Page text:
5-AMINOLEVULINATE SYNTHASE SCAFFOLD AND CONVERSION INTO A MORE ACTIVE ENZYME
J.-S. Zhang, G. A. Hunter and G. C. Ferreira
Department of Biochemistry and Molecular Biology, College of Medicine and H. Lee Moffitt Cancer Center and Research Institute, University of South Florida, Tampa, Florida 33612, USA.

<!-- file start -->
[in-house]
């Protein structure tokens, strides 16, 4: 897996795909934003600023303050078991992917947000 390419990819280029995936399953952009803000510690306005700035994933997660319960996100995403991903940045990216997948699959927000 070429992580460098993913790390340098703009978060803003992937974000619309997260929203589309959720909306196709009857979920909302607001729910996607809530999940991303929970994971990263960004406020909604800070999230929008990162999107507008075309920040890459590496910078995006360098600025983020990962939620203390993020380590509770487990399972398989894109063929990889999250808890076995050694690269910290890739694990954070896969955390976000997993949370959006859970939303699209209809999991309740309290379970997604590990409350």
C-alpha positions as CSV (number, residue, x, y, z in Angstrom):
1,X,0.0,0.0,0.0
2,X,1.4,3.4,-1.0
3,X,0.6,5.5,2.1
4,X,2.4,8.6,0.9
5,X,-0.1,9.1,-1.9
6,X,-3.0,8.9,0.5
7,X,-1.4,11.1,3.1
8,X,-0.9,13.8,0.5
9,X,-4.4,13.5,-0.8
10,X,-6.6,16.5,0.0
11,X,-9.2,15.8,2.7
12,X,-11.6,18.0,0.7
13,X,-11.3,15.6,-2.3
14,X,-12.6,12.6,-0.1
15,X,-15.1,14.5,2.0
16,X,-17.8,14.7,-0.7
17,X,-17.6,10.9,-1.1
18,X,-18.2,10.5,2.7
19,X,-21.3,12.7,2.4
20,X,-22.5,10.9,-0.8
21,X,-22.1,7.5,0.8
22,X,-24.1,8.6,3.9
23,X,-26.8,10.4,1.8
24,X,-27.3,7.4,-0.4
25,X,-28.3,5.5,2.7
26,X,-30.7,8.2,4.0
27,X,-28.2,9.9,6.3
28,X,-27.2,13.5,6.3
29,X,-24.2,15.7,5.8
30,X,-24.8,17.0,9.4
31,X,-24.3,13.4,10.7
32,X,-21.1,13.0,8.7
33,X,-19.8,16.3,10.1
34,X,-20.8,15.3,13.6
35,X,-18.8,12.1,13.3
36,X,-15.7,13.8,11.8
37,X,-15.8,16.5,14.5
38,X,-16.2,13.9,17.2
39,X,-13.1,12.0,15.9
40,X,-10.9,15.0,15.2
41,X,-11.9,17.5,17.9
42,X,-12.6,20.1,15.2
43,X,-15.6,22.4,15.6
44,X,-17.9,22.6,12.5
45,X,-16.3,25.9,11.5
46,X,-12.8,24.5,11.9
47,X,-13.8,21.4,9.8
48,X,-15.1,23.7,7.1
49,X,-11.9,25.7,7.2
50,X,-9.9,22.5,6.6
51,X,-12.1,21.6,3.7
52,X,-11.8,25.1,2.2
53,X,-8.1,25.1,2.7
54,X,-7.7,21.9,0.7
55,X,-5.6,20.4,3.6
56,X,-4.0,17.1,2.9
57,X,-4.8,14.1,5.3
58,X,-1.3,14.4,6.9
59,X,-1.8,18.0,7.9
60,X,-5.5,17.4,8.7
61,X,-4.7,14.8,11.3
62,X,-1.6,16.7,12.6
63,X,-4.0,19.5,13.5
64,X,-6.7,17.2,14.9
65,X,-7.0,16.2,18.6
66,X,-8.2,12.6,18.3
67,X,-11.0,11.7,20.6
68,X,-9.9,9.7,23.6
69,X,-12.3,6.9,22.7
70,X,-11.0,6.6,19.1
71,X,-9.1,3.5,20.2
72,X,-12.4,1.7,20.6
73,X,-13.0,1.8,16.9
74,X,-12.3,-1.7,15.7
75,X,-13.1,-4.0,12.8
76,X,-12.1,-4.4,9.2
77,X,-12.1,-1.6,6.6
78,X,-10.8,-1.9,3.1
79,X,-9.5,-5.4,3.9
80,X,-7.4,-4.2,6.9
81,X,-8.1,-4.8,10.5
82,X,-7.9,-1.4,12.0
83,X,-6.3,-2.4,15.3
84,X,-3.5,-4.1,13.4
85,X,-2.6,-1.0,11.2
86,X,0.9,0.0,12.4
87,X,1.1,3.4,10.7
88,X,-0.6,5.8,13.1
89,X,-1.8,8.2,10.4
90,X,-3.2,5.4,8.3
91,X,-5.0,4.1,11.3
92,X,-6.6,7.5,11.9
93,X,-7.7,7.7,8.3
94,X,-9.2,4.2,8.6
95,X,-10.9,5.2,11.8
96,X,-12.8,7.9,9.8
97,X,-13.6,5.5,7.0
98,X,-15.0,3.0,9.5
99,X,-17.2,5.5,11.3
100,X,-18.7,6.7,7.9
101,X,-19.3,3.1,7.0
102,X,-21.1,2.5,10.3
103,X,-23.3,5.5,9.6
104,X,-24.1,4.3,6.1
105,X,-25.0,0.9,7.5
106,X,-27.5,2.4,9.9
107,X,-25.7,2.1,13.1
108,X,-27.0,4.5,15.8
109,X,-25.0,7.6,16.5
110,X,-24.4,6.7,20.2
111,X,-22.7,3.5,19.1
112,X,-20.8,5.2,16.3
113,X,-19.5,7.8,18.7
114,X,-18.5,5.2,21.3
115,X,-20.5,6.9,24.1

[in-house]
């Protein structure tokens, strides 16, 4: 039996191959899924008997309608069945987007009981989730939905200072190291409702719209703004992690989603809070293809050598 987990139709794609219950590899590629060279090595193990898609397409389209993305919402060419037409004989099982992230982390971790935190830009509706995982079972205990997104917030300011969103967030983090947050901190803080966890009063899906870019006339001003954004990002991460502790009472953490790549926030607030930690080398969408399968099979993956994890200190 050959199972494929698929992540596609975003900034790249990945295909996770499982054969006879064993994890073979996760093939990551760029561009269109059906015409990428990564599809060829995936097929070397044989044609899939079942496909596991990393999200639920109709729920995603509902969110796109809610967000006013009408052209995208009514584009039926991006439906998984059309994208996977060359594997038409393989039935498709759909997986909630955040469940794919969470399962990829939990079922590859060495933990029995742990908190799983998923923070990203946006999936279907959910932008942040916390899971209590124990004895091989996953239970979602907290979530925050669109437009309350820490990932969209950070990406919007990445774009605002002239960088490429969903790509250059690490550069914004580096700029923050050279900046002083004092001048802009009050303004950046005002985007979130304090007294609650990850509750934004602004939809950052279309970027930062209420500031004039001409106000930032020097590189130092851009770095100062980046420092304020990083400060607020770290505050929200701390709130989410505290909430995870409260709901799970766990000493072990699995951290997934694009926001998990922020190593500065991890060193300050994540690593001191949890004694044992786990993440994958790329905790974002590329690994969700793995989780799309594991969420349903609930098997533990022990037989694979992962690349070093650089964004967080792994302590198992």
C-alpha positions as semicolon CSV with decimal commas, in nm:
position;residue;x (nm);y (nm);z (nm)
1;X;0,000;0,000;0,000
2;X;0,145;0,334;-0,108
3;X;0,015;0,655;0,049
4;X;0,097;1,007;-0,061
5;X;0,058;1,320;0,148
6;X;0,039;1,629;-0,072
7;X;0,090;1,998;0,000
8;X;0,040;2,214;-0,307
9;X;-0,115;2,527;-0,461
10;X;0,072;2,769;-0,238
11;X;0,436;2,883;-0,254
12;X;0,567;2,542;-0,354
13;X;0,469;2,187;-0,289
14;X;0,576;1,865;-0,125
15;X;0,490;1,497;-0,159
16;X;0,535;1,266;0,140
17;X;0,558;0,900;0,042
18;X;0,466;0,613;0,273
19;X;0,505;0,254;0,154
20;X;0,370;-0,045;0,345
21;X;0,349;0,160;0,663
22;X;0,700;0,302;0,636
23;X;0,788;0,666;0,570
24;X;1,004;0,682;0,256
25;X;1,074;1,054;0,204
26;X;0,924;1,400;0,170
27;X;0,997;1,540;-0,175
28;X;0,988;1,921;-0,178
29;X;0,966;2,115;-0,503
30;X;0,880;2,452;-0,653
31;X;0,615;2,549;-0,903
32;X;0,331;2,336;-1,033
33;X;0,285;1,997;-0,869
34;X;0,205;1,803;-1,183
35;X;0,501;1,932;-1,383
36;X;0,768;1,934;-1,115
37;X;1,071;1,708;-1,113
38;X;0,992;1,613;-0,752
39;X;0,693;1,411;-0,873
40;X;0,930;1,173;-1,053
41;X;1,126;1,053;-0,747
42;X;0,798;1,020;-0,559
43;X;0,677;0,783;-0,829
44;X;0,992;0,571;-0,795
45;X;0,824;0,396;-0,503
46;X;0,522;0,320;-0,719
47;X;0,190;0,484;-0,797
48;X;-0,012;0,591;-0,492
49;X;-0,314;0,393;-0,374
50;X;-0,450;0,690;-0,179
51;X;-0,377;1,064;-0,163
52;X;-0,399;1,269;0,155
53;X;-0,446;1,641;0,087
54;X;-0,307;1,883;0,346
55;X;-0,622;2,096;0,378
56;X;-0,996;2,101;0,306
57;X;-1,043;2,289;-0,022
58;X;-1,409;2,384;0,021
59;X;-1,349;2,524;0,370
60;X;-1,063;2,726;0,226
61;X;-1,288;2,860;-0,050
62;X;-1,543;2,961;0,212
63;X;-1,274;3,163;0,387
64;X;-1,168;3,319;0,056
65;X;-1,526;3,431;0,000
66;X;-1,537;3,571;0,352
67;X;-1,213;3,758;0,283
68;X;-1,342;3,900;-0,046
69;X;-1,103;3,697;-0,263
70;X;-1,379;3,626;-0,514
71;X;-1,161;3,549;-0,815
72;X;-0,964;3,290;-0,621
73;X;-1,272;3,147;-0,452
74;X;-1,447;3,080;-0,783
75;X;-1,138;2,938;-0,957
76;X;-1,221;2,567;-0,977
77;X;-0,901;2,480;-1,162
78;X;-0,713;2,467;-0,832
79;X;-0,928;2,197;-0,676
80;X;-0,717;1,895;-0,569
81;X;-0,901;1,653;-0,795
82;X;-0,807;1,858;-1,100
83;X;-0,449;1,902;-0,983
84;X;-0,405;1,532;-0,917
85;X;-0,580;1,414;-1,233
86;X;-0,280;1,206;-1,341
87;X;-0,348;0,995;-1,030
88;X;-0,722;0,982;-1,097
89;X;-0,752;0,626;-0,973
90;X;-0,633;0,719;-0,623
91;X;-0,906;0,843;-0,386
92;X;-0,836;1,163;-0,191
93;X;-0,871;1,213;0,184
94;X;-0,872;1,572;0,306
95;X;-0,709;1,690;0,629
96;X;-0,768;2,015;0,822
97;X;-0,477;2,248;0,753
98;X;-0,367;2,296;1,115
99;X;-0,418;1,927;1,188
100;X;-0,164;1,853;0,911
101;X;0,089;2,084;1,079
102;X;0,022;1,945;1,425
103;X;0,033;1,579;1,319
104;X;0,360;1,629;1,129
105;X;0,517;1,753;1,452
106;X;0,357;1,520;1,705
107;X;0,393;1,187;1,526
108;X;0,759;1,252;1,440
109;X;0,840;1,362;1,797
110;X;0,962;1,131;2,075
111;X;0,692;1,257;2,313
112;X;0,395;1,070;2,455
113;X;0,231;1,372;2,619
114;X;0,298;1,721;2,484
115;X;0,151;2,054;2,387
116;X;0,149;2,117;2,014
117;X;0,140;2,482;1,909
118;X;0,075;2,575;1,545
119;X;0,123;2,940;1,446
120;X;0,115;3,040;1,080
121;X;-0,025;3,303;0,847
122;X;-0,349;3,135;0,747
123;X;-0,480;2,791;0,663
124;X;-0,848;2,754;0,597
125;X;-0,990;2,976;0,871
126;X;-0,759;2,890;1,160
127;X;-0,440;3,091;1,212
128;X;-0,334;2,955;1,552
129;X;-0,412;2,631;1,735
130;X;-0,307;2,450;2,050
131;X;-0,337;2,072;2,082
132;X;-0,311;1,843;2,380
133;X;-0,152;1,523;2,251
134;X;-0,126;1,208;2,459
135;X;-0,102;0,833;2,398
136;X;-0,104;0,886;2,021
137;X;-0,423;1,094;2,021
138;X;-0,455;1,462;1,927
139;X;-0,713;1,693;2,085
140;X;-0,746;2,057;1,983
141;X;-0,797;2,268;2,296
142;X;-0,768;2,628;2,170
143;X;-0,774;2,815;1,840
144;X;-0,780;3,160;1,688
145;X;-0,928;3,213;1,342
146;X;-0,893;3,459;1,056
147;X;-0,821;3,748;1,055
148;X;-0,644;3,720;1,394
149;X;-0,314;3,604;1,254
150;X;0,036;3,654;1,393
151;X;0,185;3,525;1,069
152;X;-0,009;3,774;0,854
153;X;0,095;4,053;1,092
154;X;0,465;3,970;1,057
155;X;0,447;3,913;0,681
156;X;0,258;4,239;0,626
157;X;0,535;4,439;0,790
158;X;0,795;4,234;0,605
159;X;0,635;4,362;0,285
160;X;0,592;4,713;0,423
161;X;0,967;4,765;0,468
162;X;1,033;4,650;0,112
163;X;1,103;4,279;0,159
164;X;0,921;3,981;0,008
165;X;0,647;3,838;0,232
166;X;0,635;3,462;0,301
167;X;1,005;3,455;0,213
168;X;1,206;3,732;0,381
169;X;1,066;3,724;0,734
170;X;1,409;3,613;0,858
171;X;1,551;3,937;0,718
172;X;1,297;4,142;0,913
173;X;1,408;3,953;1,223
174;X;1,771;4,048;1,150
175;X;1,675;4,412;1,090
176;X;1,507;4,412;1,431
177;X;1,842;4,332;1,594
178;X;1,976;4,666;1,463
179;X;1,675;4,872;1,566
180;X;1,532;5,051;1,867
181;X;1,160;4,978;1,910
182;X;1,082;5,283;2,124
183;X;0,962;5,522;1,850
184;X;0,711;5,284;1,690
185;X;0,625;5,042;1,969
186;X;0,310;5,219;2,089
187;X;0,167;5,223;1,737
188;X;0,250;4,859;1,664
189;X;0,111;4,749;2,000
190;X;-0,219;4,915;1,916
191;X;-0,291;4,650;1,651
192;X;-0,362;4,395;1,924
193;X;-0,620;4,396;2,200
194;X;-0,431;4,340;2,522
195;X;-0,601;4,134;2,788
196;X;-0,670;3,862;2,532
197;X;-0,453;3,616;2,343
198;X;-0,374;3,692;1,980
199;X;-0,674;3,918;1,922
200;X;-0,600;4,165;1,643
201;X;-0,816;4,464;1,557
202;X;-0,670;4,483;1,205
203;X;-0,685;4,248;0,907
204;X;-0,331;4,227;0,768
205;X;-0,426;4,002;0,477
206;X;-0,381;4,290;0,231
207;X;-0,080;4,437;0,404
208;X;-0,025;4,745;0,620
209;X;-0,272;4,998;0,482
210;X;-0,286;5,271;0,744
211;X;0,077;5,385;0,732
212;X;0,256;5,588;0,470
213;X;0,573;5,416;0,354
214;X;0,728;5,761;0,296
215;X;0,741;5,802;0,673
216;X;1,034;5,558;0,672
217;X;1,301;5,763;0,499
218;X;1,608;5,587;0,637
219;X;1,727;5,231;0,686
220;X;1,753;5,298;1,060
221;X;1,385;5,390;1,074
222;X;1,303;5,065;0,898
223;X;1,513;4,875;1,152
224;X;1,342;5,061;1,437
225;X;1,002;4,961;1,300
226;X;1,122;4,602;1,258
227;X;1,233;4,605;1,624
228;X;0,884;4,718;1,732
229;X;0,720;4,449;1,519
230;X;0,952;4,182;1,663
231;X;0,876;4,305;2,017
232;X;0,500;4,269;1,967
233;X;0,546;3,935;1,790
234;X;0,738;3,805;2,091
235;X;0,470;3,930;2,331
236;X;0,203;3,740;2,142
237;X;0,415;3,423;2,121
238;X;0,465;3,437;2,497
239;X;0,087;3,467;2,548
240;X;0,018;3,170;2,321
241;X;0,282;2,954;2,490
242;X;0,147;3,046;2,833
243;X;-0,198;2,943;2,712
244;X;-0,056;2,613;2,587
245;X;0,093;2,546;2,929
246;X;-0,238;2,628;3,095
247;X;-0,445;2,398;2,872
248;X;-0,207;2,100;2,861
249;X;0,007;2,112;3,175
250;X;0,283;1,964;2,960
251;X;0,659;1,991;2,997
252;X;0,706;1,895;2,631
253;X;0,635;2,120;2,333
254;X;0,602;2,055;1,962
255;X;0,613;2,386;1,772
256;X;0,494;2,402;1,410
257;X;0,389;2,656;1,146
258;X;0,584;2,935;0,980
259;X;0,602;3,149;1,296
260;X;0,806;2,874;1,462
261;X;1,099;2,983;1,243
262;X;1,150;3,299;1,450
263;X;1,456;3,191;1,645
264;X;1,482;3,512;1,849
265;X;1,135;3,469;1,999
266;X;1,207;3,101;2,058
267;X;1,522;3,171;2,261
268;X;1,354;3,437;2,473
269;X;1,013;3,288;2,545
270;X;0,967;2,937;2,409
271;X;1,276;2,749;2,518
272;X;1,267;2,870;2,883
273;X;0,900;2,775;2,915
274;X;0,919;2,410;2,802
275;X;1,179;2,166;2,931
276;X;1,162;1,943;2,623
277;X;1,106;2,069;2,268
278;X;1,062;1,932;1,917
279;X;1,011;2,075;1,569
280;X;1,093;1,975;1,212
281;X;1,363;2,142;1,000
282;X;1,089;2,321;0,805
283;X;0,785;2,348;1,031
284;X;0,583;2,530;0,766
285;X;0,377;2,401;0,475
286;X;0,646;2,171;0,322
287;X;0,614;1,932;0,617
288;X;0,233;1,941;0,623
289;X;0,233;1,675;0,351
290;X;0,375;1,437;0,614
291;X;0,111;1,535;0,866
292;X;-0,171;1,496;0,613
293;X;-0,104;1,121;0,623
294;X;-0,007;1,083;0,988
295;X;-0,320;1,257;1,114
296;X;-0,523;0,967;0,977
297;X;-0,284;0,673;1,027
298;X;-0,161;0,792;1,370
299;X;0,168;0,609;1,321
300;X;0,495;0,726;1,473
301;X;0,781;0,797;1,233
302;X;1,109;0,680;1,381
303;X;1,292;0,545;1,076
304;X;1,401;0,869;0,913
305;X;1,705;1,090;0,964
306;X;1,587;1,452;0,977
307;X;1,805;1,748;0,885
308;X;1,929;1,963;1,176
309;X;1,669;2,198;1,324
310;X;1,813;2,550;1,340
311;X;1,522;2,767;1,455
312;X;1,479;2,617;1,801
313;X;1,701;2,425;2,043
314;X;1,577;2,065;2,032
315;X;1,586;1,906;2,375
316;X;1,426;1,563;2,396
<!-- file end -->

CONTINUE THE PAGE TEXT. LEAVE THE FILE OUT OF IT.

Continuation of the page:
5-Aminolevulinate synthase (ALAS), a pyridoxal 5’-phosphate-dependent enzyme, catalyzes the first step of the heme biosynthetic pathway in mammalian cells. This reaction entails the condensation of glycine with succinyl-coenzyme A to yield 5-aminolevulinate, carbon dioxide and CoA. The active site of the dimeric ALAS is located at the subunit interface with contribution of amino acids from the two subunits. Linking the two subunits into a single polypeptide chain dimer (2XALAS) yielded an enzyme with a ~7-fold greater turnover number than that of wild-type ALAS. Spectroscopic and kinetic properties of 2XALAS were investigated to explore the differences in the coenzyme structure and kinetic mechanism relative to those of wild-type ALAS that confer a more active enzyme. Transient kinetic analysis of the formation and decay of the quinonoid intermediate EQ2 indicated that, although their rates were similar in ALAS and 2XALAS, there was a greater accumulation of this intermediate in the 2XALAS-catalyzed reaction. Collectively, these results suggest that ketoenamine is the active form of the coenzyme and forms a more prominent coenzyme structure in 2XALAS than in ALAS at pH ~7.5.